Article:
And yet the whereabouts of the Ford GT in question remain unknown.
Buying a new $450,000, 647-hp Ford GT comes with certain obligations, one of which is an agreement not to sell the supercar for 24 months following the initial purchase. Ford doesn't want these hand-picked owners to offload their GTs for crazy money, and rightly so. Professional wrestler John Cena felt differently. He sold his Ford GT not long after taking delivery, claiming financial reasons and that the car was his to do with as he pleased. Ford sued him as a result and now, according to Jalopnik, a settlement has been reached by the two parties.
Cena's legal team has announced that despite an agreement to retain ownership of the GT for at least two years, Cena opted to settle with Ford for an undisclosed sum. Ford will now donate that entire amount to charity. "I love the Ford GT and apologize to Ford, and encourage others who own the car to respect the contract," said Cena. "I am pleased we could resolve this matter outside of court, and that a worthy charity will benefit from one of the most iconic cars in the world." The first batch of GT owners was limited to just 500 individuals, all of whom were selected by Ford following an extensive vetting process based on the applicant's enthusiasm for the brand as well as their long-term intentions for the car.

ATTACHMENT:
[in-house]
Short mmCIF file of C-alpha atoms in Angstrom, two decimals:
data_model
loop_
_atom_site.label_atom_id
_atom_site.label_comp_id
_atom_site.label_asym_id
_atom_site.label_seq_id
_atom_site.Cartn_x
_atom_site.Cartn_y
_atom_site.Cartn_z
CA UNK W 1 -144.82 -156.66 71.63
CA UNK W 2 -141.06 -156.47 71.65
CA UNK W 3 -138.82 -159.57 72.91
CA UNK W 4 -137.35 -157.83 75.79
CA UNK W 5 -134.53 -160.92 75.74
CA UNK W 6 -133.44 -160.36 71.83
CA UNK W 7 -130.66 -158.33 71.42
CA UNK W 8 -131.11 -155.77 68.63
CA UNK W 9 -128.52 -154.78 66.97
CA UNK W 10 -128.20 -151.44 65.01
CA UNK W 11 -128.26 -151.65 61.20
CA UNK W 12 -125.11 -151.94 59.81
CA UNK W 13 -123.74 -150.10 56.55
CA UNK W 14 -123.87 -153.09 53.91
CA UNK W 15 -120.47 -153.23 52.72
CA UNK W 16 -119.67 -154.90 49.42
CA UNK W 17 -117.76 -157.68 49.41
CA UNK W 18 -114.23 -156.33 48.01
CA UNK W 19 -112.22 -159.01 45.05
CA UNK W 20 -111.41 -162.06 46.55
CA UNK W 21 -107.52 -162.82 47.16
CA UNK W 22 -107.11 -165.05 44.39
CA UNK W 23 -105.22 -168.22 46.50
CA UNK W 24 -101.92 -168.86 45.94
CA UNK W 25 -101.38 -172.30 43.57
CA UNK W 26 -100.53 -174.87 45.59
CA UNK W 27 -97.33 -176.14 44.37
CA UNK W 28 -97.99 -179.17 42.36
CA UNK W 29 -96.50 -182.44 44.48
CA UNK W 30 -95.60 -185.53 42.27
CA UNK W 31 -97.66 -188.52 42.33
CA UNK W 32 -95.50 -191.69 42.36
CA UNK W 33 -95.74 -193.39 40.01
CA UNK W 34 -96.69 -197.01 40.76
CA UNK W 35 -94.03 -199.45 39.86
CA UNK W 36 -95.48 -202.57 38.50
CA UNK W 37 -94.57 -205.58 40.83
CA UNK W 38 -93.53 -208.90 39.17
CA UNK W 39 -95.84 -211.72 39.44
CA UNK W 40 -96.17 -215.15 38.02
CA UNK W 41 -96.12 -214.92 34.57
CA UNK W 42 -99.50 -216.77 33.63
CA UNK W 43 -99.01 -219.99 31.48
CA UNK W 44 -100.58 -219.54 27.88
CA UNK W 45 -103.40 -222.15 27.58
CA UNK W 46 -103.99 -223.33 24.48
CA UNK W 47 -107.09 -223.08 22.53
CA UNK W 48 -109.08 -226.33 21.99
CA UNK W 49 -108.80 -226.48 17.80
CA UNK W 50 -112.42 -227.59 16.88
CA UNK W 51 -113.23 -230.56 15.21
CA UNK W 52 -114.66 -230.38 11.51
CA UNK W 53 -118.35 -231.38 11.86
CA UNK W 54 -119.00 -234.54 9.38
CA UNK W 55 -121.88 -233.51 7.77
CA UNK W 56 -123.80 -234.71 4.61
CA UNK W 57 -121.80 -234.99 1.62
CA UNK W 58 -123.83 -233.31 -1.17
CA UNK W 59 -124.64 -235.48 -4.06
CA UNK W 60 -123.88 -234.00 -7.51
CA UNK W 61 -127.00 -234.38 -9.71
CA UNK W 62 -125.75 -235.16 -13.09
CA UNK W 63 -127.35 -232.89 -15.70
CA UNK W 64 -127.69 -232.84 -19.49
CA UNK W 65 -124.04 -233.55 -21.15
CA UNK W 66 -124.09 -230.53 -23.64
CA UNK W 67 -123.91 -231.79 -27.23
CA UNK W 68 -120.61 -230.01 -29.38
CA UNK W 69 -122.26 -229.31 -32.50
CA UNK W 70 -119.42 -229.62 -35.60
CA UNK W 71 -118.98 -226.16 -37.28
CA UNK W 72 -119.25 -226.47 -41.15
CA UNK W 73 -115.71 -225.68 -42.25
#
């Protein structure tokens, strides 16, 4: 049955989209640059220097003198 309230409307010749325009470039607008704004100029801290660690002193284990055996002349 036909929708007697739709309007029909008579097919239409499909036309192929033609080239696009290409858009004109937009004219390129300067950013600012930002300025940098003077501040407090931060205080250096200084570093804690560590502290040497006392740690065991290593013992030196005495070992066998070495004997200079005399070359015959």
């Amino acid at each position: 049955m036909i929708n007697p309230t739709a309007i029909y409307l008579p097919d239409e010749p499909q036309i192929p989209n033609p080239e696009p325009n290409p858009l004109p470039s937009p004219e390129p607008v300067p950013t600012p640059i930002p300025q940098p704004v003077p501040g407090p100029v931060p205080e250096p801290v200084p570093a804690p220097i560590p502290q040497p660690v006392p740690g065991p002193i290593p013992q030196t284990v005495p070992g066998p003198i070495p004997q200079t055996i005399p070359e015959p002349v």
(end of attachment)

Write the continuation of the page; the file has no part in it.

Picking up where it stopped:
The intention is for these owners to serve as brand ambassadors of sorts, so it's obvious why Ford was angry with Cena. He sold his GT to New Autos Inc. in California, which has subsequently sold the car to an unknown buyer. Ford also sued the dealership last November for knowingly purchasing a car whose owner/seller could not legally sell at the time.